The silent film series in Boulder is a glorious viewing experience – and a feast for your ears

First thing: silent films have never really been shown silent. They don’t use speech, but almost from the very beginning of cinema in the 1890s, silent films performed with live music. This made dynamic projections. The story is complicated, but most of the time silent film audiences heard music created by the musicians themselves, not a pre-made score. So each time a movie aired, it was a different movie for the audience, just like live concerts. Even with the same score, the performance is never the same twice, and so silent film shows with live musicians are always unique.

Another thing: human speech is overrated. In a noisy world like ours, some silences sound pretty good. And beyond that, good silent films are extremely articulate. There is no lack of feeling or thought in the silent film, and the absence of speech leaves more room for the audience to react and understand – and think and feel.

For decades, Boulder’s Chautauqua Auditorium hosted a weekly series of summer silent movies. Often there were eight weeks of film; now, unfortunately, it has been reduced to four, but the three remaining films are beautiful and touching, surprising and intelligent.

Actor Lon Chaney – from Colorado Springs, by the way – was dubbed “the man of a thousand faces” for his range of quirky personas and makeup. It’s a cliché, but Chaney had an amazing ability to play characters who lived on the fringes of life, who expanded the idea of ​​what human life could be. Like Quasimodo in 1923 The Hunchback of Notre DameChaney looks and moves like a being outside our definition of person, and through his impossible love for a gypsy, also despised, Chaney takes us beyond our disgust to understand the humanity that hides behind appearances.

Douglas Fairbanks – born in 15th and Franklin in Denver in 1883 – was the first major action star in cinema. He may not have been a good actor, but he was a glorious screen presence. He made big sweeping gestures with his arms, and after many stunts — and he did them himself — it can feel like he’s stopping for a bow. Fairbanks, however, was handsome, incredibly agile and acrobatic. And he obviously had fun – there’s joy in his performances.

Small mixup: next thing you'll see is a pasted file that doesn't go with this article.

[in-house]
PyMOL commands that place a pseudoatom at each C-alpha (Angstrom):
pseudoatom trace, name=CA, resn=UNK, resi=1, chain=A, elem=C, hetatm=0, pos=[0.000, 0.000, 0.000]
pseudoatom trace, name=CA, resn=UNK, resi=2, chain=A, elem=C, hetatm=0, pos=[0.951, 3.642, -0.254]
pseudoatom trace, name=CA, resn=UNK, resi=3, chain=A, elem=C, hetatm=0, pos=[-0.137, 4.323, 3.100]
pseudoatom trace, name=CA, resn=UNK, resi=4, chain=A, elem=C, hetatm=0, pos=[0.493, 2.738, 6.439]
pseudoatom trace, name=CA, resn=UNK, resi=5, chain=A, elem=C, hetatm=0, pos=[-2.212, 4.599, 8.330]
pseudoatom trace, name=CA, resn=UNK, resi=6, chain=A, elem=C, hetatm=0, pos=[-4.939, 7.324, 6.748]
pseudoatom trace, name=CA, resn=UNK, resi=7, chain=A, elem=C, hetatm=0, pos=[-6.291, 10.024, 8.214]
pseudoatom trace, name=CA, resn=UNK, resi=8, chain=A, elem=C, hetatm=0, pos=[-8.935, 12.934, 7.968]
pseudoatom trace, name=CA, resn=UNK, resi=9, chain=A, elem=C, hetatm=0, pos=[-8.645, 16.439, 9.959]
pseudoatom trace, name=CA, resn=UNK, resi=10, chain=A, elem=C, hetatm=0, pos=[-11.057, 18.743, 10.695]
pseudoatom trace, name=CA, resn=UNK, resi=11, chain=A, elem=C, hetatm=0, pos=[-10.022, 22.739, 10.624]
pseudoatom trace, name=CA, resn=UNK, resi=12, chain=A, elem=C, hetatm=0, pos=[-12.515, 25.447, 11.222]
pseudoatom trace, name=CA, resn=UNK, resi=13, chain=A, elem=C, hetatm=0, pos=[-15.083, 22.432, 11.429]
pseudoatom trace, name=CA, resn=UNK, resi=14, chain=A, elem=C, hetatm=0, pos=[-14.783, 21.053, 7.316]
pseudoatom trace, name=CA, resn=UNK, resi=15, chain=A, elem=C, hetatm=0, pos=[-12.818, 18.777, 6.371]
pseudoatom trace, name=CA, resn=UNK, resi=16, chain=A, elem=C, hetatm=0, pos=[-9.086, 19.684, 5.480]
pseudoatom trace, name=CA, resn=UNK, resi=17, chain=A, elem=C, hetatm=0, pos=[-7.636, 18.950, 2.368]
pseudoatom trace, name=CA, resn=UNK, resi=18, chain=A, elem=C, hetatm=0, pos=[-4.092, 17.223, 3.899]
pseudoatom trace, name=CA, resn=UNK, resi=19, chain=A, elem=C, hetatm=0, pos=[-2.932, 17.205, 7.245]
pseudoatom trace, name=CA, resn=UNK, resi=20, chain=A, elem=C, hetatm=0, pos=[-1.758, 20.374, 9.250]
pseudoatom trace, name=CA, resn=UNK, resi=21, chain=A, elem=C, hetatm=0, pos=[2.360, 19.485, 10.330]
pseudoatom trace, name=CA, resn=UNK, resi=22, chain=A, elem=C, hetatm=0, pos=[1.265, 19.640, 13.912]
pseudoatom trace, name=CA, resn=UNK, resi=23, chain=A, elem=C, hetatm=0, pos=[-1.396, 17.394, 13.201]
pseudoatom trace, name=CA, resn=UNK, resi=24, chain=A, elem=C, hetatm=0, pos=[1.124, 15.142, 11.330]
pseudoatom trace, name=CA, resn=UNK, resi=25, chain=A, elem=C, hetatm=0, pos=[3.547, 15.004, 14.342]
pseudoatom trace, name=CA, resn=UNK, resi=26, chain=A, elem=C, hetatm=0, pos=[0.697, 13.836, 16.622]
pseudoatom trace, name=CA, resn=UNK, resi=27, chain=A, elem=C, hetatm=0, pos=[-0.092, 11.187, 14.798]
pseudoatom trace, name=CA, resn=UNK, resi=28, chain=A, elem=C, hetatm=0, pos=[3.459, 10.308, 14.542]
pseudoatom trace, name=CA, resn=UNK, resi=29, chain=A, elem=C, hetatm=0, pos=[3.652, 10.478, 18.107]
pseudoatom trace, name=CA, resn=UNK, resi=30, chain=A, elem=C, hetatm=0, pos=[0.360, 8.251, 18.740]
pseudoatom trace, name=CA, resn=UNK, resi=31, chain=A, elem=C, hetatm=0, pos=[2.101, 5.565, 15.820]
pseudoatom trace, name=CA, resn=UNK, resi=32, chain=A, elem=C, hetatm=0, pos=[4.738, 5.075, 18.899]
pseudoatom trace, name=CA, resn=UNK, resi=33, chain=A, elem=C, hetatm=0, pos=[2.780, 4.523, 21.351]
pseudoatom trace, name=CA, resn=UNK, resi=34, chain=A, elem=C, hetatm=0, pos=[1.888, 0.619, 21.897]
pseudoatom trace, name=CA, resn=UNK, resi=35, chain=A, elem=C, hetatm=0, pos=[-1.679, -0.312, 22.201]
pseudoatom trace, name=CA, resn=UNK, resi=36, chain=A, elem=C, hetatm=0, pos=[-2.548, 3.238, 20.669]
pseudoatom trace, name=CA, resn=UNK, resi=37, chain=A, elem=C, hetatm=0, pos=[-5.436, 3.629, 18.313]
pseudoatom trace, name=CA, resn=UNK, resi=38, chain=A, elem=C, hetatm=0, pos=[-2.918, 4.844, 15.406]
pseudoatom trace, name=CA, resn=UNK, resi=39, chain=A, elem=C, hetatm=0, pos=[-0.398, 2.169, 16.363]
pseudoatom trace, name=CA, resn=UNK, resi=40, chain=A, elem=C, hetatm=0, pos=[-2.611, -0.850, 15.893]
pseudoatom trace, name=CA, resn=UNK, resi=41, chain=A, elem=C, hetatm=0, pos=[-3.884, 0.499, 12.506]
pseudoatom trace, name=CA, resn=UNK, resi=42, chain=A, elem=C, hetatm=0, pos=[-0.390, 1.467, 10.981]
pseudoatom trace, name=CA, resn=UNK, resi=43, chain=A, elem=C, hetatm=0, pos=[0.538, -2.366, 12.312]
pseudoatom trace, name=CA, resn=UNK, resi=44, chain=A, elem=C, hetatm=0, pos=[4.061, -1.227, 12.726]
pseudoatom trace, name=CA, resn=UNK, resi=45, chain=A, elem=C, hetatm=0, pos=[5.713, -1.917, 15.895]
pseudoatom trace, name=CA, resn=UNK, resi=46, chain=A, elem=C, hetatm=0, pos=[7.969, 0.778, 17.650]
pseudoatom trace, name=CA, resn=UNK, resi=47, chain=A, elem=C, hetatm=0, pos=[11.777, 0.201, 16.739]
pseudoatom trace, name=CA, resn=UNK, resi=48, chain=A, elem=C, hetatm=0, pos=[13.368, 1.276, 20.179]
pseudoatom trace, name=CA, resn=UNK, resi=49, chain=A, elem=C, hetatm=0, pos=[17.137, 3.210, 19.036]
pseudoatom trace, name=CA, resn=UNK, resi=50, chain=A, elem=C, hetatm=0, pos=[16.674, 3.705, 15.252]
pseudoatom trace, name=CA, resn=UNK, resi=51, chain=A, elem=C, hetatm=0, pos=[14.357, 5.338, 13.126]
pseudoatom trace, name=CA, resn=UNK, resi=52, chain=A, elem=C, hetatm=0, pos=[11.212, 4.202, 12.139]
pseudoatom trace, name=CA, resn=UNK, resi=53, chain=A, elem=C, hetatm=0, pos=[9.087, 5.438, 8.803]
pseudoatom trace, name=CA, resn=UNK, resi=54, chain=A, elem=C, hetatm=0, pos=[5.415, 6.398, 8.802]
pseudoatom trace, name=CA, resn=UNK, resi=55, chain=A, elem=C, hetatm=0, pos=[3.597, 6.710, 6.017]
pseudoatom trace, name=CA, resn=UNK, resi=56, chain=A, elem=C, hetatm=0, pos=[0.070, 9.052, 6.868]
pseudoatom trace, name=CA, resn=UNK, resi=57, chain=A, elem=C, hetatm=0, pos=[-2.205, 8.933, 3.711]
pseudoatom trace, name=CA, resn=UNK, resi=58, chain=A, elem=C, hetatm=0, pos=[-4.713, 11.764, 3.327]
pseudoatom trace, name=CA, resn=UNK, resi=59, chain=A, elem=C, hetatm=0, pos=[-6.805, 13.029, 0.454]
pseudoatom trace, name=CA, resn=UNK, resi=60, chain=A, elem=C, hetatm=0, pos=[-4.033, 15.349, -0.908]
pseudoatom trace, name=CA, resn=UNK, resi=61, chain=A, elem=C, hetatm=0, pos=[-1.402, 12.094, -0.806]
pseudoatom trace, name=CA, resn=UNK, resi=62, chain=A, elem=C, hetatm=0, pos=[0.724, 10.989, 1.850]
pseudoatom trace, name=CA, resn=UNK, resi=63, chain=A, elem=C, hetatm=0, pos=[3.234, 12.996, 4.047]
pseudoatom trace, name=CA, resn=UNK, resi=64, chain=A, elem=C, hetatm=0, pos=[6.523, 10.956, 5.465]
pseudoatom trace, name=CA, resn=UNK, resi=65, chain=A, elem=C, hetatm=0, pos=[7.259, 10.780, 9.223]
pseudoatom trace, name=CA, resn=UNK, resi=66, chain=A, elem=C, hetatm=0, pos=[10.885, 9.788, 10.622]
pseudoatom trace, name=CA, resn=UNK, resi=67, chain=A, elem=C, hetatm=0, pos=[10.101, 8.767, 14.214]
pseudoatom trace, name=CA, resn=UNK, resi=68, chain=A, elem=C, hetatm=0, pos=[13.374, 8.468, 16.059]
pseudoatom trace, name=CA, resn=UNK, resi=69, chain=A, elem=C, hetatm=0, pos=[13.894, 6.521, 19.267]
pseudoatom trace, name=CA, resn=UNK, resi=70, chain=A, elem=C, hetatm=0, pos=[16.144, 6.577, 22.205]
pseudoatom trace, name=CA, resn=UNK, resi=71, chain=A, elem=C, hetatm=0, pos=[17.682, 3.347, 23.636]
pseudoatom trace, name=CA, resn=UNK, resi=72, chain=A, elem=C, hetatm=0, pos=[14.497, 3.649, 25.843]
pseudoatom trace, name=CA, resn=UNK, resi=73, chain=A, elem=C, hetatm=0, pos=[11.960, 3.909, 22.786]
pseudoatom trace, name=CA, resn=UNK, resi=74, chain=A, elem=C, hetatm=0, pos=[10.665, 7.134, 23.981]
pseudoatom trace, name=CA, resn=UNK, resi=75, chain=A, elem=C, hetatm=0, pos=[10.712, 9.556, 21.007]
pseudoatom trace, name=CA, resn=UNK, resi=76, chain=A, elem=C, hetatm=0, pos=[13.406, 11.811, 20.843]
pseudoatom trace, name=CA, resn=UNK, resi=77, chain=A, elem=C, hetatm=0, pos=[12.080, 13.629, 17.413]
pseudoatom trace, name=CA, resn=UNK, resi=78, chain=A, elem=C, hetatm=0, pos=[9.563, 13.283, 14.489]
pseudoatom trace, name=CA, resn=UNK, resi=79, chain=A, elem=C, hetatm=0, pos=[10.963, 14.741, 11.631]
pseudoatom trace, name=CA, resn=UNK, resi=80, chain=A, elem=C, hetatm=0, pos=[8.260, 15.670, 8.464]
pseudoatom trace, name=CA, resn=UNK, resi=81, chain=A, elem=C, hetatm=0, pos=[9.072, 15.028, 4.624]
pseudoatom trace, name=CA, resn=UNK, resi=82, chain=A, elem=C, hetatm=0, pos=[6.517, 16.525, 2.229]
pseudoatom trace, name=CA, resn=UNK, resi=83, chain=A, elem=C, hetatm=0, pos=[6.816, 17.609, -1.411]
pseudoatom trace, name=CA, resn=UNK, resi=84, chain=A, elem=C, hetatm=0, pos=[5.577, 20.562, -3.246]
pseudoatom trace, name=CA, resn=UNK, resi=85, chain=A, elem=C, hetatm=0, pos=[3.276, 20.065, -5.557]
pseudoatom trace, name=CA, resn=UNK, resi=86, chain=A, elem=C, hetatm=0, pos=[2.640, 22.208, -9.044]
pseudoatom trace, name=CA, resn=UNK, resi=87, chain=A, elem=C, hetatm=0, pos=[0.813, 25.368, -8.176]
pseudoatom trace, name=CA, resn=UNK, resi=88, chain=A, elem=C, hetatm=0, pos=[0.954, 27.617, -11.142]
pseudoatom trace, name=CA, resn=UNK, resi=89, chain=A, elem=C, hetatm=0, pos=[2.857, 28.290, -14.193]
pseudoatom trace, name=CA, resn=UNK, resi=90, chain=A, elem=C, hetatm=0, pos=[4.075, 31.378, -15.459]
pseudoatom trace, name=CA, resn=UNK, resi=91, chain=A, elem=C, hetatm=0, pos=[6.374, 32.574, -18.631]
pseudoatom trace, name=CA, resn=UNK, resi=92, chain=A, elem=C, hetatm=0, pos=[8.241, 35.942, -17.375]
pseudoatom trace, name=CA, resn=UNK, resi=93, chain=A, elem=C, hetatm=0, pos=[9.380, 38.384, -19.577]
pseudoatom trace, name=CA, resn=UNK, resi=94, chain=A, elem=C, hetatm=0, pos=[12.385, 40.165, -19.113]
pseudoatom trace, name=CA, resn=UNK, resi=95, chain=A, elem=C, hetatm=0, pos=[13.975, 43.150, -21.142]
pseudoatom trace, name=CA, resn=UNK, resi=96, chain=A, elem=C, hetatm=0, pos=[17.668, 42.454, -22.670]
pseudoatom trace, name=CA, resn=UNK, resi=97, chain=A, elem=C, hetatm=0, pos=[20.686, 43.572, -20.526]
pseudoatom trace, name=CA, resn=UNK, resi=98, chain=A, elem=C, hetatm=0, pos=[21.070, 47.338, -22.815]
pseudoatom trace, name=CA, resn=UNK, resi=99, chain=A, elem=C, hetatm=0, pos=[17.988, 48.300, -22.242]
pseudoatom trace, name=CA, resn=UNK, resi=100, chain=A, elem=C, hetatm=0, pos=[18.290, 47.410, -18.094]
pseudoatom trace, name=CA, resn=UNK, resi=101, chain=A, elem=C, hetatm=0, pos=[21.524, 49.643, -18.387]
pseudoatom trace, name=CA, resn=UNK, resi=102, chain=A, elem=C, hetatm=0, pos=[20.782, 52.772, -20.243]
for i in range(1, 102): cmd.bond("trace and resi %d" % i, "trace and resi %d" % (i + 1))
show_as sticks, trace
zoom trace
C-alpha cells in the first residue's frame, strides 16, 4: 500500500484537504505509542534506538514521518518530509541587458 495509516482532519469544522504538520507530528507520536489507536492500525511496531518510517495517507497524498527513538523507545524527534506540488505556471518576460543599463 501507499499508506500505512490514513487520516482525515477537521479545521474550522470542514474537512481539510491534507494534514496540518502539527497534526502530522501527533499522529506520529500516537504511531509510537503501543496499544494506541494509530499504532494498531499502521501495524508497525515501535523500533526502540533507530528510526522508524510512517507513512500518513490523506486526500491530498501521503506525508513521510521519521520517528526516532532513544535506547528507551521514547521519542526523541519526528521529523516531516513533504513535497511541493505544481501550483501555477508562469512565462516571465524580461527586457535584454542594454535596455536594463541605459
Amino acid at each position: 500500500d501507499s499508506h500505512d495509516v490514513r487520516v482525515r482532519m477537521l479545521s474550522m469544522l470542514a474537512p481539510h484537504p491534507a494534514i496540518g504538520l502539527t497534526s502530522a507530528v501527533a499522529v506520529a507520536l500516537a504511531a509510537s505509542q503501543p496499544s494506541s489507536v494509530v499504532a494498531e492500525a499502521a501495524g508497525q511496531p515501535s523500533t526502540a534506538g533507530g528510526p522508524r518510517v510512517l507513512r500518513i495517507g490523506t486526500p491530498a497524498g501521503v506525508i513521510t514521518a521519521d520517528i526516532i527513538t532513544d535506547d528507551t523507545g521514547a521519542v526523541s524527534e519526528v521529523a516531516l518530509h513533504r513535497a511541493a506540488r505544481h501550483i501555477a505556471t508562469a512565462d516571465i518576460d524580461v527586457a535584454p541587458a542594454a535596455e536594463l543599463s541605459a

The black pirate is the third film made in a first Technicolor process, so although the film’s color is limited, it’s still surprising.

The last frame in this short series is one of the most brilliant films ever made – 1924 by Buster Keaton Sherlock Jr. It’s funny, sure, but it’s also a genuinely profound film about what this then-new cinematic phenomenon is. Buster Keaton was not an intellectual; he never talked about the nature or philosophy of cinema. He would make up a story, then go out with his friends and make up gags. But these gags are mind-bogglingly clever and they show a brilliant understanding of the physical world and how a film camera sees that world.

Keaton makes jokes about lenses – what the camera lens can see and what it can’t. He makes jokes about whether two trains in the distance will collide or miss each other. In Sherlock Jr., Buster plays a movie projectionist sad that the girl he loves rejected him. In a stunning sequence, Buster falls asleep in the projection booth. Her dream self leaves her body and ascends into the film on screen. And this film does what the film does. It’s up, so the scene keeps changing, from a house by the ocean to a jungle and so on. Buster must then adapt to each cut because he is now subject to the laws of cinema, as opposed to the laws of the real world. Keaton’s work is pure genius.

The Mont Alto Motion Picture Orchestra will accompany The Hunchback of Notre Dame; pianist Hank Troy The black pirate and Sherlock Jr.. It’s world-class music.

Briana R. Cross